Buddy Roemer drops third-party bid for White House

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In a statement announcing his exit, Roemer thanked his family, staff and volunteers for helping him run his ideal campaign. The campaign has no debt and Roemer exits the race with money in the bank, according to the statement. "We ran like we would serve — free to lead. To protect that freedom, we fully disclosed every contribution. We accepted no contributions above $100. We accepted no PAC money, no super-PAC money, no corporate money and no lobbyist money," the release reads.

Roemer, who has been active on social media as a candidate, wrote and tweeted that he will turn his full attention to campaign finance reform.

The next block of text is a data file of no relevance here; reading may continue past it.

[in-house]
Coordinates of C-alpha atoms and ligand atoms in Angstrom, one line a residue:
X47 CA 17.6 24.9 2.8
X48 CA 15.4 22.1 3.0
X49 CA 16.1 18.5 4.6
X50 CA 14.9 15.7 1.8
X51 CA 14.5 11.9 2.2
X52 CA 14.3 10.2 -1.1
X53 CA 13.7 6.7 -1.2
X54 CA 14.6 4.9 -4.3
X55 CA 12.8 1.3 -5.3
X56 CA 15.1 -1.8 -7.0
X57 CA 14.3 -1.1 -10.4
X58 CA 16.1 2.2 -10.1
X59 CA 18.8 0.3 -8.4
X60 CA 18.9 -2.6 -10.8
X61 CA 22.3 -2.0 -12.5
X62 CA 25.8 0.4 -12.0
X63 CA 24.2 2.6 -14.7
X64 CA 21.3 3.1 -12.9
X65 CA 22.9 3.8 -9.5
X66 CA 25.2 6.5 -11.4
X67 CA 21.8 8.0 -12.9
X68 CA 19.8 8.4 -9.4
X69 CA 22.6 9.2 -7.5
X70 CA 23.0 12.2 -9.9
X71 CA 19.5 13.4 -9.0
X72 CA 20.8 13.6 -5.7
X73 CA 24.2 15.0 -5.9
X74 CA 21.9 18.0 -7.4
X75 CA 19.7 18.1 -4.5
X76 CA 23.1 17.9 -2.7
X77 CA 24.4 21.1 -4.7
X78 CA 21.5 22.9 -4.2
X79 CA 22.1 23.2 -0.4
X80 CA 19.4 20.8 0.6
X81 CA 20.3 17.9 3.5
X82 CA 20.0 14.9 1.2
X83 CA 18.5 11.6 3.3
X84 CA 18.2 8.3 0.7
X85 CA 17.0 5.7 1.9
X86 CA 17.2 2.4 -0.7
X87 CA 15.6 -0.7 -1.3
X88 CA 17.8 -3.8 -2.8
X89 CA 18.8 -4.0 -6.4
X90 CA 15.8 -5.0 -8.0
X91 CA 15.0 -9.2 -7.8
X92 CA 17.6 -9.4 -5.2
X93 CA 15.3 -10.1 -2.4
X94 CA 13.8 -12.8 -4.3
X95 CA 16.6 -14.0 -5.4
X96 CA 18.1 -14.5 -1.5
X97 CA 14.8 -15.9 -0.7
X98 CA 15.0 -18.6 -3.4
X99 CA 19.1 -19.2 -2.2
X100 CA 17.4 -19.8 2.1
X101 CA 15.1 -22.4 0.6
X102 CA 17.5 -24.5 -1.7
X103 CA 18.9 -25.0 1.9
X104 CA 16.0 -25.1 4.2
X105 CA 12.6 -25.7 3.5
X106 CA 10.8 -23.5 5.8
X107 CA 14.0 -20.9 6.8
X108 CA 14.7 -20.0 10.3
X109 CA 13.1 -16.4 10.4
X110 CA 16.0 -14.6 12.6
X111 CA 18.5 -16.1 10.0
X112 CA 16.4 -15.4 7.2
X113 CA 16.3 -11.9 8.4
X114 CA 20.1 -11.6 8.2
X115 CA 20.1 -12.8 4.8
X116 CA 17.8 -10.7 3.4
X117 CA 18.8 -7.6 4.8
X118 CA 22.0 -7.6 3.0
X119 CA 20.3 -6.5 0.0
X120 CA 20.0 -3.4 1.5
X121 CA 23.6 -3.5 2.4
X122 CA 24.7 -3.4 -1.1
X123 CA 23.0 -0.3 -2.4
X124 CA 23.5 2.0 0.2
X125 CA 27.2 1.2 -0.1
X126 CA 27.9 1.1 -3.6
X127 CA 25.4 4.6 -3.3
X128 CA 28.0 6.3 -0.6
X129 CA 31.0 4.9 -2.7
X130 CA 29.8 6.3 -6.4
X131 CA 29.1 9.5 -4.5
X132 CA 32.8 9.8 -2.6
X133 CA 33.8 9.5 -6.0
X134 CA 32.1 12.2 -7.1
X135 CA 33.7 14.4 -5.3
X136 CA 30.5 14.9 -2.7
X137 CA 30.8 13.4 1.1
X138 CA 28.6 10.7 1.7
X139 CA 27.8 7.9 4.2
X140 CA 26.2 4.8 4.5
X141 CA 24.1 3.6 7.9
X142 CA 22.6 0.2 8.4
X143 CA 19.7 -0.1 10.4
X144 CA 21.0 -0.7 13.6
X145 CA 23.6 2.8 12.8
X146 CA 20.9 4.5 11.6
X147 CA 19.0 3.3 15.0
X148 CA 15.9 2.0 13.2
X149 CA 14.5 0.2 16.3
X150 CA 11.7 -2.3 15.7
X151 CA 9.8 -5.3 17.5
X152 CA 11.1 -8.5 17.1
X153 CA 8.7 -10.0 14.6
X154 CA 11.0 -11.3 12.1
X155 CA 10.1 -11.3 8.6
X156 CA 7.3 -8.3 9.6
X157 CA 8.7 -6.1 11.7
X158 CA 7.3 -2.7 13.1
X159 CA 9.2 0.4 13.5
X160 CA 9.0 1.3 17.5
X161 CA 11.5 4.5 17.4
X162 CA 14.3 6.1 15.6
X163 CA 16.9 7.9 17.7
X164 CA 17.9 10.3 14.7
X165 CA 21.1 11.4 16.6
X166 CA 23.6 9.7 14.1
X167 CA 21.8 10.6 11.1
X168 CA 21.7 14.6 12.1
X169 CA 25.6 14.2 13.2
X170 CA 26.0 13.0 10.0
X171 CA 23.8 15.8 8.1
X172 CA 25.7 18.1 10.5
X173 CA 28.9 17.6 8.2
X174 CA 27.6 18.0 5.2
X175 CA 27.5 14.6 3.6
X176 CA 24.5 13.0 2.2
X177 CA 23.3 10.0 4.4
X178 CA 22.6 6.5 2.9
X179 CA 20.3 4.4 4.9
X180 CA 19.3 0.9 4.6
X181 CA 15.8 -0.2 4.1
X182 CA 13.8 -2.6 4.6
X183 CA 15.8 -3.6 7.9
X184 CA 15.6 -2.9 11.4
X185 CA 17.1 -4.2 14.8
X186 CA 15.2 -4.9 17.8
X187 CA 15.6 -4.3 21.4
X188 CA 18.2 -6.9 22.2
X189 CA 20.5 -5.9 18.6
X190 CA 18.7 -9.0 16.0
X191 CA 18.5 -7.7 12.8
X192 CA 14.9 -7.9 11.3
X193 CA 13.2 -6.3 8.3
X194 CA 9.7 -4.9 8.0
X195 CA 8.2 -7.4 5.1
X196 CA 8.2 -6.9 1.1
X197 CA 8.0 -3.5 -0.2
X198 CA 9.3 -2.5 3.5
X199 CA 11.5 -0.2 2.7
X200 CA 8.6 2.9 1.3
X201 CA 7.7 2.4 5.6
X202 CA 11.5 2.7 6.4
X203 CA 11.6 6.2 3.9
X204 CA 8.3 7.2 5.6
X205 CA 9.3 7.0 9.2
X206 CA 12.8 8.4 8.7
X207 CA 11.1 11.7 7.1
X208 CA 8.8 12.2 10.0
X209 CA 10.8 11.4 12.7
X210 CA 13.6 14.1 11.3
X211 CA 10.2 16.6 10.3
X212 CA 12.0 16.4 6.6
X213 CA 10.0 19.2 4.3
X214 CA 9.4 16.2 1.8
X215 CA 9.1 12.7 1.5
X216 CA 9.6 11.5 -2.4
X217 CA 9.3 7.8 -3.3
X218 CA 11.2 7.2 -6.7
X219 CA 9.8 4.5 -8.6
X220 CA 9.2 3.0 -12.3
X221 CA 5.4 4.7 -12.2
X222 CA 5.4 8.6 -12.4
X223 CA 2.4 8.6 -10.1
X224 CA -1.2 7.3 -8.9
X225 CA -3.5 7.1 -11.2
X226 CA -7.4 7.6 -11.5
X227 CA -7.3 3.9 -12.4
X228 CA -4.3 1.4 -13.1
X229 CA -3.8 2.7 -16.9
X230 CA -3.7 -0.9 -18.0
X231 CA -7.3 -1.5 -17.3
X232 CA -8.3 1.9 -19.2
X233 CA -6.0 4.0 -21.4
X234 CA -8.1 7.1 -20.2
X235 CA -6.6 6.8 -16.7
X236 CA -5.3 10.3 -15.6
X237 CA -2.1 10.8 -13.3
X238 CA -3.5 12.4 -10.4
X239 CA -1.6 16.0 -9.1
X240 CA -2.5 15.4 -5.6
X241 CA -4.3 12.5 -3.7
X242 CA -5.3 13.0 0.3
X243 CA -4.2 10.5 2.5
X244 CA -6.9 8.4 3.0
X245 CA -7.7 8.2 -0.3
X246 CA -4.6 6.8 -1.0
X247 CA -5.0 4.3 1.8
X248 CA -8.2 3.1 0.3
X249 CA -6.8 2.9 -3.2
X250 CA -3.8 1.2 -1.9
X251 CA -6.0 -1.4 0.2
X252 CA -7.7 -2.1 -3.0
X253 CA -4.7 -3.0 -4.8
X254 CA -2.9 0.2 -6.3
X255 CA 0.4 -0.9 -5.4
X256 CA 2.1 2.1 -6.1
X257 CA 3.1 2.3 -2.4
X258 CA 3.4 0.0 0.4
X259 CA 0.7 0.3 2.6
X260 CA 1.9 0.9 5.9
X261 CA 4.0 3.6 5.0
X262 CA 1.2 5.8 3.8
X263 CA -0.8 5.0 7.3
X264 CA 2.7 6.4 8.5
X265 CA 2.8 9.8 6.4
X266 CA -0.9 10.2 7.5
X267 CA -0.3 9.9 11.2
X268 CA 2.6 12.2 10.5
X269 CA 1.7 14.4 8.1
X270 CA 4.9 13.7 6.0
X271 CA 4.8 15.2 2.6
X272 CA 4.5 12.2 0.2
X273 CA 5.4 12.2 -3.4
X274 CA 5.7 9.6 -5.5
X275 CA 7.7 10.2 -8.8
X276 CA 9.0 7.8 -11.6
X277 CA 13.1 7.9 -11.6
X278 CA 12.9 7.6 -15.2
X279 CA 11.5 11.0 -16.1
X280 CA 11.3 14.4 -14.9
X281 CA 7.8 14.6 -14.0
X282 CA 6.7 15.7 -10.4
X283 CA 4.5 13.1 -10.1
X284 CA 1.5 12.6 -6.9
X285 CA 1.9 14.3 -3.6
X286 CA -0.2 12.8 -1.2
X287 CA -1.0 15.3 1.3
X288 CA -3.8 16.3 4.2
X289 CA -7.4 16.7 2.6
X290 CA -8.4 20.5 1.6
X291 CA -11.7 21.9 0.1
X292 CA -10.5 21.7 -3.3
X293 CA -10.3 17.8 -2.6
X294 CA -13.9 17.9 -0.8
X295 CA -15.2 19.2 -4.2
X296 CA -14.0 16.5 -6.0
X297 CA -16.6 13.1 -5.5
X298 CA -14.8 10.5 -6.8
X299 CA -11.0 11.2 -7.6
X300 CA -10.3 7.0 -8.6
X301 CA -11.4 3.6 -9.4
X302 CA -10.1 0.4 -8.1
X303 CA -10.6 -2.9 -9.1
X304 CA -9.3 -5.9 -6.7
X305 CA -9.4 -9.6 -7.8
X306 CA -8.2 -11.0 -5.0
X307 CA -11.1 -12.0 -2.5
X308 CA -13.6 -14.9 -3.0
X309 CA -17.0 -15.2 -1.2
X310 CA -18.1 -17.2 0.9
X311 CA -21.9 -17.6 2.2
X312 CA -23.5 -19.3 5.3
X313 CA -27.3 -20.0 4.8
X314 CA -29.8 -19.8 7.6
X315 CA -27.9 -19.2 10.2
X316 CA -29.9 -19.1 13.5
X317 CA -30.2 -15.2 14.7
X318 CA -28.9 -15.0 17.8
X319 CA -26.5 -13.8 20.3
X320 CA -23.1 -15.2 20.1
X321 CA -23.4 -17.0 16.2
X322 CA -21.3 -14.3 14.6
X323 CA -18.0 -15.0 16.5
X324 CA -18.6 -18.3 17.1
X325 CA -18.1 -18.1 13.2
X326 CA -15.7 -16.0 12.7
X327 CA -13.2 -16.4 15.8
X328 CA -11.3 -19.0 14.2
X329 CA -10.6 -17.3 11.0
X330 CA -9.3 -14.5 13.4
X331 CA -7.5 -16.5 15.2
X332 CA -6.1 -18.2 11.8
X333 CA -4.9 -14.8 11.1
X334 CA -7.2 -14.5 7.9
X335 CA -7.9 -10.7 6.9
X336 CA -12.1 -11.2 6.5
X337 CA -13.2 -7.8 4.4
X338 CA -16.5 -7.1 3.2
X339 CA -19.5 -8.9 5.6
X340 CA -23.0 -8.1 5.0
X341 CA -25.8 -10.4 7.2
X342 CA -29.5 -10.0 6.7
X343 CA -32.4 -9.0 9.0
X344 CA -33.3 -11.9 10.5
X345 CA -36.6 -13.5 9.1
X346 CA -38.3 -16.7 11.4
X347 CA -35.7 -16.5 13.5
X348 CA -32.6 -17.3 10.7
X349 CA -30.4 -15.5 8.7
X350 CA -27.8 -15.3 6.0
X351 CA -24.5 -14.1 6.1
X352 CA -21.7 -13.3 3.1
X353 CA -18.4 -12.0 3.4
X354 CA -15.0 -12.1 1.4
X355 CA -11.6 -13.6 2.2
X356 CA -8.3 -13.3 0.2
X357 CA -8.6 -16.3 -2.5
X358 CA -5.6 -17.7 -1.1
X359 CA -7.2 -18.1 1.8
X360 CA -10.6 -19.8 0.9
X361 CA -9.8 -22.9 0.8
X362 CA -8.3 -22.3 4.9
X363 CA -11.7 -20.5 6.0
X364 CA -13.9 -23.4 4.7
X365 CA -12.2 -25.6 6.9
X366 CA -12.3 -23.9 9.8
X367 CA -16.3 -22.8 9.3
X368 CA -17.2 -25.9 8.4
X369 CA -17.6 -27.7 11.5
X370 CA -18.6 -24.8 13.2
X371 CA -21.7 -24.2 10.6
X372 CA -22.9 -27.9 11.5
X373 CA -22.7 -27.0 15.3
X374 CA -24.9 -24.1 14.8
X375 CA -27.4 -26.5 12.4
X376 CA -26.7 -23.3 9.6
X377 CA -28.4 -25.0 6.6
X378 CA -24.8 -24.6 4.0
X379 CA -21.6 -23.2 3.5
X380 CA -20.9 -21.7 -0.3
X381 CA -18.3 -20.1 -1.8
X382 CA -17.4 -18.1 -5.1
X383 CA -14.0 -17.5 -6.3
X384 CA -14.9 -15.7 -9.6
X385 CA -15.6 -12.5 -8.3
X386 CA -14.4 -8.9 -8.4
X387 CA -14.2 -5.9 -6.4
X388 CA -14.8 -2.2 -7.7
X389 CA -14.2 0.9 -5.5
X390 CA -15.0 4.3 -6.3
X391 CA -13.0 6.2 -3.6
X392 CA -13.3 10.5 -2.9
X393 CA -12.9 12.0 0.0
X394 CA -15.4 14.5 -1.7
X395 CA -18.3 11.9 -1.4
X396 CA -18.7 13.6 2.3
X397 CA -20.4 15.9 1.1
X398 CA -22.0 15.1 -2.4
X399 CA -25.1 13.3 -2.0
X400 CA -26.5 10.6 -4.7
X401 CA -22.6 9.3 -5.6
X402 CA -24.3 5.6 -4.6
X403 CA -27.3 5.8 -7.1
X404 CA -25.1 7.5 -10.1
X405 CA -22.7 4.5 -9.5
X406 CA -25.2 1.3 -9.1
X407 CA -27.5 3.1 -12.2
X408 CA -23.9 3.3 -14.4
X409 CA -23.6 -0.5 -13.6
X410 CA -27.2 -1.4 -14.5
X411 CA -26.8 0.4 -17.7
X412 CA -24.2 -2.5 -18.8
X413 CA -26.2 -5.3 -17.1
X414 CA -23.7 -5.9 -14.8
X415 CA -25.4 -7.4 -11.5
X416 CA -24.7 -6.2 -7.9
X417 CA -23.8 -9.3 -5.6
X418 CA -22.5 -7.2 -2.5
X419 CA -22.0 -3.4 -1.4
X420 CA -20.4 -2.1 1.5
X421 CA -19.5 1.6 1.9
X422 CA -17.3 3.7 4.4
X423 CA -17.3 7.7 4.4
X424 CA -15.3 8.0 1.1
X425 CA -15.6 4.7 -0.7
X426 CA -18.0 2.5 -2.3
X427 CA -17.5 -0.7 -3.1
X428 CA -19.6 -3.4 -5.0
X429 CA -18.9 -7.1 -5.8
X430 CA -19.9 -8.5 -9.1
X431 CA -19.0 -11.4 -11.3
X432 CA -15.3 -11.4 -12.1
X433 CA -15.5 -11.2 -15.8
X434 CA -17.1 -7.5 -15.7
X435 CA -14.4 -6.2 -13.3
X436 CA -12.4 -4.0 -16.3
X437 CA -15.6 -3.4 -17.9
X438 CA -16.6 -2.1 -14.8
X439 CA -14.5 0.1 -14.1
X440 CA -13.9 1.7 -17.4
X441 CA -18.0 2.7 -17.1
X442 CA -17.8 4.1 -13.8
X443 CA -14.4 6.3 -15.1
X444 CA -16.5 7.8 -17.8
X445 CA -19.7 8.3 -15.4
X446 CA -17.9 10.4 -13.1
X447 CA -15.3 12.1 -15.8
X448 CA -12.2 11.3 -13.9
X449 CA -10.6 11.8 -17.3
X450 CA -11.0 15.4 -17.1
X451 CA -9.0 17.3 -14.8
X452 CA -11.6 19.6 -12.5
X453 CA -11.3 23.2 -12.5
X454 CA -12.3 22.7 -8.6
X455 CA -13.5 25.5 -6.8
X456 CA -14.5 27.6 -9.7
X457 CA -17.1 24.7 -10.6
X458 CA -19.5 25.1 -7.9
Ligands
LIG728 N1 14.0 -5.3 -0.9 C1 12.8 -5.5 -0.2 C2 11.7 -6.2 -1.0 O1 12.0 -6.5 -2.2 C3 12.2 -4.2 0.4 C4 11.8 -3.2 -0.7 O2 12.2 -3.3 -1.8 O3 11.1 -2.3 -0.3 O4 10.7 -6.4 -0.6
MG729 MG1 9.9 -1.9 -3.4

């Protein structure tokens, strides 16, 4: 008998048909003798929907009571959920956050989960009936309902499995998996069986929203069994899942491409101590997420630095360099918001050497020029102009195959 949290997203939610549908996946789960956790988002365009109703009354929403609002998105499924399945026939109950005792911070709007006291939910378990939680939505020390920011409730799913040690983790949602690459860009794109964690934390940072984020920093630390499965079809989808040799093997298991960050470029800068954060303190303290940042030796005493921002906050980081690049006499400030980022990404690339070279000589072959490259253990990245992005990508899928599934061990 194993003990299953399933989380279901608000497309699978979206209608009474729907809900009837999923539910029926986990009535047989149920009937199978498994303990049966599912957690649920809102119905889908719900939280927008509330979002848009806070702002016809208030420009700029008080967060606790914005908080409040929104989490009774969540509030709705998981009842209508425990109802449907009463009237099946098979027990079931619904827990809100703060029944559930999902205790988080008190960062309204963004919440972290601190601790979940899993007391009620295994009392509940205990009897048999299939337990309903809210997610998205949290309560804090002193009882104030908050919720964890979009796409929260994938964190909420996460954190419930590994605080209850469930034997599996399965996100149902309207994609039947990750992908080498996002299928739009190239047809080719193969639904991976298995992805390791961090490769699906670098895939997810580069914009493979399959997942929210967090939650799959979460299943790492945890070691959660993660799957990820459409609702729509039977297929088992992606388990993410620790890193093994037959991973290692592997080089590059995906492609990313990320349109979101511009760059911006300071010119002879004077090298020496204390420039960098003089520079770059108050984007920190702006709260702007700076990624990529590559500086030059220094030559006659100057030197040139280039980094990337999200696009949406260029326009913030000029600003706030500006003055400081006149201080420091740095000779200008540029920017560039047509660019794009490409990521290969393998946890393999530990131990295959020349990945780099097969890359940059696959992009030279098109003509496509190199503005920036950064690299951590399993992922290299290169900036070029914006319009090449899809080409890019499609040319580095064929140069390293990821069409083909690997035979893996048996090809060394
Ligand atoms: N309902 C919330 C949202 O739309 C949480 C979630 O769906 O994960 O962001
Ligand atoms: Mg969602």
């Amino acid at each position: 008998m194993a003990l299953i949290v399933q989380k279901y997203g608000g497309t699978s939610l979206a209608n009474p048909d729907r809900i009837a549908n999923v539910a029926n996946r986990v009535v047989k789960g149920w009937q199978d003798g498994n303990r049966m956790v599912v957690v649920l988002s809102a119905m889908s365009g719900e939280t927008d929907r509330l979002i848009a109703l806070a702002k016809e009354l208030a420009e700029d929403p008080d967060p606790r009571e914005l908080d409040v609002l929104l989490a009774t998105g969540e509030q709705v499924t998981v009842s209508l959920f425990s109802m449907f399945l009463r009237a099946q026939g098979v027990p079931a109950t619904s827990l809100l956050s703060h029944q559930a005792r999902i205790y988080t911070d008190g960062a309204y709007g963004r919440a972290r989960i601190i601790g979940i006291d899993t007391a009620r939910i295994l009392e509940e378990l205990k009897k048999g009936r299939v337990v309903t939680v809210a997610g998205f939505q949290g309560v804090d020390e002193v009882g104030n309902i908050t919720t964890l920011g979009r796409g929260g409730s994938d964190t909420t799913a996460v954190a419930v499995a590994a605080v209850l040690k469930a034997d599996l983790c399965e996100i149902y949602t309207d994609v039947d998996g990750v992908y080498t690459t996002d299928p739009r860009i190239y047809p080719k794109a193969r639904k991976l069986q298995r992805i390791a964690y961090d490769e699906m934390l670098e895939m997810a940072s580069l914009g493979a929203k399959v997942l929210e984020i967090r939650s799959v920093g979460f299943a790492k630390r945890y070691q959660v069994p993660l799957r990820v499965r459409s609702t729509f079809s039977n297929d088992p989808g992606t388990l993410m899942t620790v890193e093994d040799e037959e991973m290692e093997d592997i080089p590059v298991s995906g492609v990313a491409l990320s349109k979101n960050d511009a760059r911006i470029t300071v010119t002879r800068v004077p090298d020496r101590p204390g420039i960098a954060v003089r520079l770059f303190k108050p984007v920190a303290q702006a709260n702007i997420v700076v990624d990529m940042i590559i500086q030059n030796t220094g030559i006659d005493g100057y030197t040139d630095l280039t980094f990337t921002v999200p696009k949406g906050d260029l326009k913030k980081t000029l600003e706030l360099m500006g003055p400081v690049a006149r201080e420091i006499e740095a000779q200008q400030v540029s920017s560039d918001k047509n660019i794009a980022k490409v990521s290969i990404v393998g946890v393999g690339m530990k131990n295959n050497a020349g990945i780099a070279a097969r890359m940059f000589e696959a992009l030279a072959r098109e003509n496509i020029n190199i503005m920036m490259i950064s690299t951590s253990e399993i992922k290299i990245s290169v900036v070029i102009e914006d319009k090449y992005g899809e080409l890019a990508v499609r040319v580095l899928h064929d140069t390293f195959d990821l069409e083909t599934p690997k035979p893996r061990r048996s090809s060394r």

"Instead of using my right to the floor of Congress to lobby for corporate clients, I will lobby for the American people who want reform," he promised. "It might require a new organization to get this done, but regardless, we will highlight corruption and its effects on policy and public perception, suggest solutions, build coalitions and support the advocates of our ideas or those who have better ones."

Roemer, formerly a Democratic congressman, switched to the Republican Party while serving as governor of Louisiana in 1991.

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